As the song by the American band Warbringer says, The battle's over but the war rages on. That might be the anthem for the American experience today. It's claimed victory in Iraq and is preparing to lower the flag in Afghanistan -- Osama bin Laden, architect of 9/11 is dead -- but war without end continues, in Yemen, Somalia, Pakistan, and even at home.
On Thursday, U.S. President Barack Obama delivered a keynote speech saying the global war on terror -- a word that has become more perplexing with time -- must come to an end.
"This war, like all wars, must end," Mr. Obama said. "That's what history advises. That's what our democracy demands."
He did not say America must end its battle against terrorist organizations, but the U.S. must be more selective, more careful, more judicious in the use of force and selection of targets.
The new rules he outlined, however, were not about conventional ground forces, but about the use of assassin drones, which have killed hundreds of people in several countries, including at least four American turncoats.
America, Mr. Obama said, will continue to use unmanned aerial vehicles, but it will deploy them less and seek "near certainty" -- the highest standard available -- to ensure innocent civilians are not harmed.
He said he was also open to judicial oversight by a "special court" to regulate drone strikes and ensure they were not used on a hunch or questionable intelligence.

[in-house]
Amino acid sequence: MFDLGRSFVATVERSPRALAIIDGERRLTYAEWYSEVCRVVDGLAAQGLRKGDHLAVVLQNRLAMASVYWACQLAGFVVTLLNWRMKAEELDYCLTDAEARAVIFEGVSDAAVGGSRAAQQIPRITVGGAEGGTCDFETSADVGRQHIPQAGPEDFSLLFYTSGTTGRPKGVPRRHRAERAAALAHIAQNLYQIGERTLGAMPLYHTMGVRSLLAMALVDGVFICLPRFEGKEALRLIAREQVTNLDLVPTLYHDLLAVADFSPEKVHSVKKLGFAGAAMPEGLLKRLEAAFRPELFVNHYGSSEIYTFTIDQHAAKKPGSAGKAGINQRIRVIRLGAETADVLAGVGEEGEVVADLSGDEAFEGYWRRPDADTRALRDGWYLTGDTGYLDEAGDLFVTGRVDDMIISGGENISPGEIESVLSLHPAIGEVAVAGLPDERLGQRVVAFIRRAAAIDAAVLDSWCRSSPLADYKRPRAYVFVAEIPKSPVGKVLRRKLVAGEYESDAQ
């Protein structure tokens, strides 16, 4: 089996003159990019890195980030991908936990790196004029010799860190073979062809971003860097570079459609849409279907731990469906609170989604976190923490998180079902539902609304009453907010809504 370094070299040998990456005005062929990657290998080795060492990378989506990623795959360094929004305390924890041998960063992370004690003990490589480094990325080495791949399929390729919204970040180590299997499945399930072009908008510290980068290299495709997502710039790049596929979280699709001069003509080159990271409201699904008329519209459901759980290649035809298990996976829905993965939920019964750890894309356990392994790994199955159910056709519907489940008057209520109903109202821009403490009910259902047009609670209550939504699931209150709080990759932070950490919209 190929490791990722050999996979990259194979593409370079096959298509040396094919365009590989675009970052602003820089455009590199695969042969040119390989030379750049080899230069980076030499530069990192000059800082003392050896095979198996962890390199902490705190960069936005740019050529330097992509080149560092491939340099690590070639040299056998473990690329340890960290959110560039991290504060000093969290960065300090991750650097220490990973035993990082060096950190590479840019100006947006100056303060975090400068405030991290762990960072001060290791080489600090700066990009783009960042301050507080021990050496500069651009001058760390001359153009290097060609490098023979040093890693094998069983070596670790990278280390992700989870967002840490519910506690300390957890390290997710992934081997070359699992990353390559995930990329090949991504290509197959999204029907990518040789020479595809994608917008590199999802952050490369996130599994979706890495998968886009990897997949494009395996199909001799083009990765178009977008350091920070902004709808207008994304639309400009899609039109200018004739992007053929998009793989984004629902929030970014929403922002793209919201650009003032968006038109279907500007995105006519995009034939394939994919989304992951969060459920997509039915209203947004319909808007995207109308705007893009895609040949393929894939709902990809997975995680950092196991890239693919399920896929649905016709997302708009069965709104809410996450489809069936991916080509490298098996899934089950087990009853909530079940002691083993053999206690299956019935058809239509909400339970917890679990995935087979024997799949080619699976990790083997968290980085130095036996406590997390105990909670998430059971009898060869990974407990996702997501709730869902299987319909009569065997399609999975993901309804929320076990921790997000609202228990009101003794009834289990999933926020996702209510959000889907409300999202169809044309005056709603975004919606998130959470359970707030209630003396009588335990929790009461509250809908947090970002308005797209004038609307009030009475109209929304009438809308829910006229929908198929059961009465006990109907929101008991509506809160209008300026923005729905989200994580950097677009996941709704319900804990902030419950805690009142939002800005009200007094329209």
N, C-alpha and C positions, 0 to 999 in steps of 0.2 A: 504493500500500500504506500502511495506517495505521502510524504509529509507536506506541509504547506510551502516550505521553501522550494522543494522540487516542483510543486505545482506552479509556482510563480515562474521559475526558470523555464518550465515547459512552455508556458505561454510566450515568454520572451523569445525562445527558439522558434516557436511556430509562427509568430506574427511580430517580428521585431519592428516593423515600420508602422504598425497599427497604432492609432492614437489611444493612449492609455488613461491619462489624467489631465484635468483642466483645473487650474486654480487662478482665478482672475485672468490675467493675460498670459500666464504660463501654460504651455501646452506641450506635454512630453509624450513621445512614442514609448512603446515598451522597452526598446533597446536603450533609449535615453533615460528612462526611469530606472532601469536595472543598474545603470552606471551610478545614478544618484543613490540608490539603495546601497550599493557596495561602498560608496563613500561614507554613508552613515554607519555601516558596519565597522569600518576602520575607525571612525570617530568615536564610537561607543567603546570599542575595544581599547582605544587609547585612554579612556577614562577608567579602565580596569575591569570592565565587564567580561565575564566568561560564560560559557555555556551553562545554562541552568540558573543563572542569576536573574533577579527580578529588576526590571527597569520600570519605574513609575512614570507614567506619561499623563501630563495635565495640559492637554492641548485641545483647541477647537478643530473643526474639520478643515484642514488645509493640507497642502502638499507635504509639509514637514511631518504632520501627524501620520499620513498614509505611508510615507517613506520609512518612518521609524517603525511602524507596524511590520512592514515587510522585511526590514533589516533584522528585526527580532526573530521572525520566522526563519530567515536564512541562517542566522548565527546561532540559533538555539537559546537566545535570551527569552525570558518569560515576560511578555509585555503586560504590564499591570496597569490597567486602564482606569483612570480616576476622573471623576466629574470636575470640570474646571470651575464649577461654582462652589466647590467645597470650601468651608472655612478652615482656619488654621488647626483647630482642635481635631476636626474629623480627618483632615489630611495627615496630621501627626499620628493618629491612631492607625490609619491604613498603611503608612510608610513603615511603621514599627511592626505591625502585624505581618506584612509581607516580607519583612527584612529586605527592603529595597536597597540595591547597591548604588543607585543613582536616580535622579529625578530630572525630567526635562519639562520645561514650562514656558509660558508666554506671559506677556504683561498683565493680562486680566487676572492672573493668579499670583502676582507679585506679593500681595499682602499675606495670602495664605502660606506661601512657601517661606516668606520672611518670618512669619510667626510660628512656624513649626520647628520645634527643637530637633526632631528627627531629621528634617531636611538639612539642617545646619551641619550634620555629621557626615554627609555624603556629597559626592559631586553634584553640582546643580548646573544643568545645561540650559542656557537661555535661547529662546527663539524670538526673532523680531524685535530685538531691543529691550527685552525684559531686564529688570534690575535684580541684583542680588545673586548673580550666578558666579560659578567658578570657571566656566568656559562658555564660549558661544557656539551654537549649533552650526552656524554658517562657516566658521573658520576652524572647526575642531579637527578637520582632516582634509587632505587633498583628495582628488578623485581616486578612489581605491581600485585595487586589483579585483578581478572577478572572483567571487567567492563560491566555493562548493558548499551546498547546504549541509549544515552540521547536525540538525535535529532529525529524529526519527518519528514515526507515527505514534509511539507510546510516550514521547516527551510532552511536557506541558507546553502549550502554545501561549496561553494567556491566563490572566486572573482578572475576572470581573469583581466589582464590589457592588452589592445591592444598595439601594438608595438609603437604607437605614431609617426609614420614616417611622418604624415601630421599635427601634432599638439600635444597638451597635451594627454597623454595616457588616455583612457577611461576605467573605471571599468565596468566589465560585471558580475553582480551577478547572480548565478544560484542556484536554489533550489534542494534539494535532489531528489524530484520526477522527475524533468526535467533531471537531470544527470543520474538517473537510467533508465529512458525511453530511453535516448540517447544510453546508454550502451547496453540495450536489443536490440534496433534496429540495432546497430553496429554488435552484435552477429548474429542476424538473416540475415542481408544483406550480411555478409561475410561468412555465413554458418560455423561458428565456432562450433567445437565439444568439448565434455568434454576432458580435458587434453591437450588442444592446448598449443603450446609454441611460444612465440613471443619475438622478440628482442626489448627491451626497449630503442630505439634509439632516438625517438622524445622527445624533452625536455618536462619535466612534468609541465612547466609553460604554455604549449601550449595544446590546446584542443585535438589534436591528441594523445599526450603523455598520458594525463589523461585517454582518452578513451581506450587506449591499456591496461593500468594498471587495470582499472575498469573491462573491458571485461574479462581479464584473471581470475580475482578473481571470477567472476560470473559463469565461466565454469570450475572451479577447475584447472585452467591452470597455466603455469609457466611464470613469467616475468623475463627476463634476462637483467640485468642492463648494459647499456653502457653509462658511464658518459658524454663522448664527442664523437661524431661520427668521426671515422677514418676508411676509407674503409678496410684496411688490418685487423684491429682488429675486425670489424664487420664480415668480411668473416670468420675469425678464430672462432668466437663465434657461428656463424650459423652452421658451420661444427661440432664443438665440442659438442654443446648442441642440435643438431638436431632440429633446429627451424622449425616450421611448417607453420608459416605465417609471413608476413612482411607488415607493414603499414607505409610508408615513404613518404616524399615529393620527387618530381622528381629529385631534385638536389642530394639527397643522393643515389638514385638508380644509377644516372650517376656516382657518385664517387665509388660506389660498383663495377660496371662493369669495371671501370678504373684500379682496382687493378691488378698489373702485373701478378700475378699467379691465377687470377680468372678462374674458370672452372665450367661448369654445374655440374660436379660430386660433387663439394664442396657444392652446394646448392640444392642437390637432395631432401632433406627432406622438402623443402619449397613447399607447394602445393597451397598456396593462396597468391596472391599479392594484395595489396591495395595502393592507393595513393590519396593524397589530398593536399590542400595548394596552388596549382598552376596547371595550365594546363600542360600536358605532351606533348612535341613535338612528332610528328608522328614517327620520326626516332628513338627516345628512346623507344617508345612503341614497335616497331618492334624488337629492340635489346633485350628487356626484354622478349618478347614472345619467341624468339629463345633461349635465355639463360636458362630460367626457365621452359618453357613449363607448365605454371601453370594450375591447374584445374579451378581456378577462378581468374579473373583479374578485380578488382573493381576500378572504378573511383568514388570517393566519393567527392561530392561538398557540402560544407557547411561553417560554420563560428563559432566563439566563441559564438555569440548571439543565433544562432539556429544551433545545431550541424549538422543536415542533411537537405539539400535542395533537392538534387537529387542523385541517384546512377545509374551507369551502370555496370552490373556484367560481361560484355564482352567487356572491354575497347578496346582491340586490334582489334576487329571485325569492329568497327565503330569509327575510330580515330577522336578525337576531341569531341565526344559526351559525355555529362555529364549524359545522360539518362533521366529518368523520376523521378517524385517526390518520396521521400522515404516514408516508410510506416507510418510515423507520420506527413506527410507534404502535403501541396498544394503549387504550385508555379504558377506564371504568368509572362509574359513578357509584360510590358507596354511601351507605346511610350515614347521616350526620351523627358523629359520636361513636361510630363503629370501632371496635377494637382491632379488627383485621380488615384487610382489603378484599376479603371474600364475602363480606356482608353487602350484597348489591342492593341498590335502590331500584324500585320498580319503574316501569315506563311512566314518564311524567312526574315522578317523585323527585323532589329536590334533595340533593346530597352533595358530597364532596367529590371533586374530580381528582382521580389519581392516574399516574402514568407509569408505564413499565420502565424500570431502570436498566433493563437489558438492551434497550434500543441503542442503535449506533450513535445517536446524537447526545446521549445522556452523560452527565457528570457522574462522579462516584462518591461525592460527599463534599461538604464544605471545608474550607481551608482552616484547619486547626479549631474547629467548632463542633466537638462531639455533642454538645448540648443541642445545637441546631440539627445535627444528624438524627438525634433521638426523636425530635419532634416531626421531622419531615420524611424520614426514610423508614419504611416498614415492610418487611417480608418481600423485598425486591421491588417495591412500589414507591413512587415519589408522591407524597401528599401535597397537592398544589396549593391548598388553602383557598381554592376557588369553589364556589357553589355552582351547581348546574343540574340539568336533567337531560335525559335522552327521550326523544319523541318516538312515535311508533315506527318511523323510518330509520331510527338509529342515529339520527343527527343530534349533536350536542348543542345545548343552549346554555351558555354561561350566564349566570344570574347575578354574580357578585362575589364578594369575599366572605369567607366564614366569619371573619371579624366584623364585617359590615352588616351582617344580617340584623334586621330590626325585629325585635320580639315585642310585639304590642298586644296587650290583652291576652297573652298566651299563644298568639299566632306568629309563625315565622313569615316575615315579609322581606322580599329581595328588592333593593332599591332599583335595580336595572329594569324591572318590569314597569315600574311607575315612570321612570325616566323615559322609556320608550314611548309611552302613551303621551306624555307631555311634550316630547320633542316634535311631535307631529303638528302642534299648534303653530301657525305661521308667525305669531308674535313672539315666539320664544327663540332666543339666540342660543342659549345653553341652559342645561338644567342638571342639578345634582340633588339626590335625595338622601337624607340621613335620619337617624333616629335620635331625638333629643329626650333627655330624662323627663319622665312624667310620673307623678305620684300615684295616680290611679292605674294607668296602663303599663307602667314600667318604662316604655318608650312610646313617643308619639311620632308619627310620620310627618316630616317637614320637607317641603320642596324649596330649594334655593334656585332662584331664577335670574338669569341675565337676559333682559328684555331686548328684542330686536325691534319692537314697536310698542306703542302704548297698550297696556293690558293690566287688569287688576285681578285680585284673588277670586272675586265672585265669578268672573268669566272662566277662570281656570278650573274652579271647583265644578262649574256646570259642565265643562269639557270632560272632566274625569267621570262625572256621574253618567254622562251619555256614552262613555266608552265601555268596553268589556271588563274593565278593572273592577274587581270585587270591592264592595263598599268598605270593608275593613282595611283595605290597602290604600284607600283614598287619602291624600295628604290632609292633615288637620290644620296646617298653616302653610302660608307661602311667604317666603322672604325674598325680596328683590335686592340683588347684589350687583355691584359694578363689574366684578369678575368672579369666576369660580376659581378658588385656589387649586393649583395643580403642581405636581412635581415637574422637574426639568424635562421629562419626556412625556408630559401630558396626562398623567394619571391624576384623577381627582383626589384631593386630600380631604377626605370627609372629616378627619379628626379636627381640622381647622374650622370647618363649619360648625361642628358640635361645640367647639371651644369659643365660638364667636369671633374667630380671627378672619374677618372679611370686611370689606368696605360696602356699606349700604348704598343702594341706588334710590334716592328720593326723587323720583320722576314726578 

The planned reduction in strikes means the war will go on, but at a slower pace and with more certainty that targets are a real and present danger to America and its allies.
The problem with drones is they are easy to use, and bloodless, at least for the Americans, much like previous generations of smart weapons.
The ability to strike without risking American lives has made war, from an American point of view, more clinical and antiseptic, almost like a computer game, except for the fact real people are killed, many of them innocent, including women and children.
The problem with this situation is it perpetuates hostility and anger, reinforces anti-American attitudes and radicalizes previously disinterested observers.
The use of fire-and-forget weapons has made it too easy to dismiss the idea they are causing suffering, destroying families and demolishing people's homes. It might not be surprising some moderate Muslims have taken up arms against the West when they have witnessed so much American-led death and destruction in their homelands.
At the same time, there are extremist organizations around the world determined to punish the West because of its support for Israel or because it has backed unpopular secular regimes.
America, remember, was demonized as the Great Satan for at least 40 years, long before drones made their first appearance over Pakistan.
Mr. Obama's balanced approach -- fewer strikes and only when necessary for self-defence -- will not end the war in the short term, but hopefully it will reduce the tempo and help America reclaim the moral high ground, which it was in danger of losing through the unrestricted, excessive use of killer attacks from the air.